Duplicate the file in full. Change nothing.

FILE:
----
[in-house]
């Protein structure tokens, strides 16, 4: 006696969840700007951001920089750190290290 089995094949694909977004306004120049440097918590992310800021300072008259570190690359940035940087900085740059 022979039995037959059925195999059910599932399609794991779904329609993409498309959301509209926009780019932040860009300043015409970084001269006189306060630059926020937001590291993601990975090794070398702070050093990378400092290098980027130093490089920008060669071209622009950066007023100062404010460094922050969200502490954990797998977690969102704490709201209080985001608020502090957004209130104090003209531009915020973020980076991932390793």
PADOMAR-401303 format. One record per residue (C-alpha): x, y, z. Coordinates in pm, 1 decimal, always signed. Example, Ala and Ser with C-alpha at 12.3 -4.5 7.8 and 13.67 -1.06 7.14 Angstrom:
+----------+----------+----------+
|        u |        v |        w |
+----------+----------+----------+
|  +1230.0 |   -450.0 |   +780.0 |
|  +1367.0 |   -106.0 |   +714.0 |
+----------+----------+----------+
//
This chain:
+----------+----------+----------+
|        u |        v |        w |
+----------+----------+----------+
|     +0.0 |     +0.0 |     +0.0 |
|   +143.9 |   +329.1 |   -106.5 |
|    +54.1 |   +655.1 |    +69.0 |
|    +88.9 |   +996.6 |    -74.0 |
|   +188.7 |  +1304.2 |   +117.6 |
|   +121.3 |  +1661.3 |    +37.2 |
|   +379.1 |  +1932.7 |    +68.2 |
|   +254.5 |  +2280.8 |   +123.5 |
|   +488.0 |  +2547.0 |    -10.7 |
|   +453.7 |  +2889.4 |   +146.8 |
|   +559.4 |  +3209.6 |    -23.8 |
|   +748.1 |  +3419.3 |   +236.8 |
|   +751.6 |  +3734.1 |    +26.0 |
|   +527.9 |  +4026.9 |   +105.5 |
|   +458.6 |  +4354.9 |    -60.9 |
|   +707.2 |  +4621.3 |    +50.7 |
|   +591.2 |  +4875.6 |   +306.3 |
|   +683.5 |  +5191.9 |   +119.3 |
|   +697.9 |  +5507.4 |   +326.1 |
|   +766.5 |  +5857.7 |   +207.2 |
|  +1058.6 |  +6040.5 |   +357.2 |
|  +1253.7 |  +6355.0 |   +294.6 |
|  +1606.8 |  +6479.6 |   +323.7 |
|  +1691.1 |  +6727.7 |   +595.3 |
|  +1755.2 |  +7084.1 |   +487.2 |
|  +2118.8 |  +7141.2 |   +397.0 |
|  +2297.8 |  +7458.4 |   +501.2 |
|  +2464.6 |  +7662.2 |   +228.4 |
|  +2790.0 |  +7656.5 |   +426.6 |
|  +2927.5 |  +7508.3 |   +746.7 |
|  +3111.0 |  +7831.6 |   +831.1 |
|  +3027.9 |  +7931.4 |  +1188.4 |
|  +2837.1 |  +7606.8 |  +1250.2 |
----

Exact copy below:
[in-house]
């Protein structure tokens, strides 16, 4: 006696969840700007951001920089750190290290 089995094949694909977004306004120049440097918590992310800021300072008259570190690359940035940087900085740059 022979039995037959059925195999059910599932399609794991779904329609993409498309959301509209926009780019932040860009300043015409970084001269006189306060630059926020937001590291993601990975090794070398702070050093990378400092290098980027130093490089920008060669071209622009950066007023100062404010460094922050969200502490954990797998977690969102704490709201209080985001608020502090957004209130104090003209531009915020973020980076991932390793």
PADOMAR-401303 format. One record per residue (C-alpha): x, y, z. Coordinates in pm, 1 decimal, always signed. Example, Ala and Ser with C-alpha at 12.3 -4.5 7.8 and 13.67 -1.06 7.14 Angstrom:
+----------+----------+----------+
|        u |        v |        w |
+----------+----------+----------+
|  +1230.0 |   -450.0 |   +780.0 |
|  +1367.0 |   -106.0 |   +714.0 |
+----------+----------+----------+
//
This chain:
+----------+----------+----------+
|        u |        v |        w |
+----------+----------+----------+
|     +0.0 |     +0.0 |     +0.0 |
|   +143.9 |   +329.1 |   -106.5 |
|    +54.1 |   +655.1 |    +69.0 |
|    +88.9 |   +996.6 |    -74.0 |
|   +188.7 |  +1304.2 |   +117.6 |
|   +121.3 |  +1661.3 |    +37.2 |
|   +379.1 |  +1932.7 |    +68.2 |
|   +254.5 |  +2280.8 |   +123.5 |
|   +488.0 |  +2547.0 |    -10.7 |
|   +453.7 |  +2889.4 |   +146.8 |
|   +559.4 |  +3209.6 |    -23.8 |
|   +748.1 |  +3419.3 |   +236.8 |
|   +751.6 |  +3734.1 |    +26.0 |
|   +527.9 |  +4026.9 |   +105.5 |
|   +458.6 |  +4354.9 |    -60.9 |
|   +707.2 |  +4621.3 |    +50.7 |
|   +591.2 |  +4875.6 |   +306.3 |
|   +683.5 |  +5191.9 |   +119.3 |
|   +697.9 |  +5507.4 |   +326.1 |
|   +766.5 |  +5857.7 |   +207.2 |
|  +1058.6 |  +6040.5 |   +357.2 |
|  +1253.7 |  +6355.0 |   +294.6 |
|  +1606.8 |  +6479.6 |   +323.7 |
|  +1691.1 |  +6727.7 |   +595.3 |
|  +1755.2 |  +7084.1 |   +487.2 |
|  +2118.8 |  +7141.2 |   +397.0 |
|  +2297.8 |  +7458.4 |   +501.2 |
|  +2464.6 |  +7662.2 |   +228.4 |
|  +2790.0 |  +7656.5 |   +426.6 |
|  +2927.5 |  +7508.3 |   +746.7 |
|  +3111.0 |  +7831.6 |   +831.1 |
|  +3027.9 |  +7931.4 |  +1188.4 |
|  +2837.1 |  +7606.8 |  +1250.2 |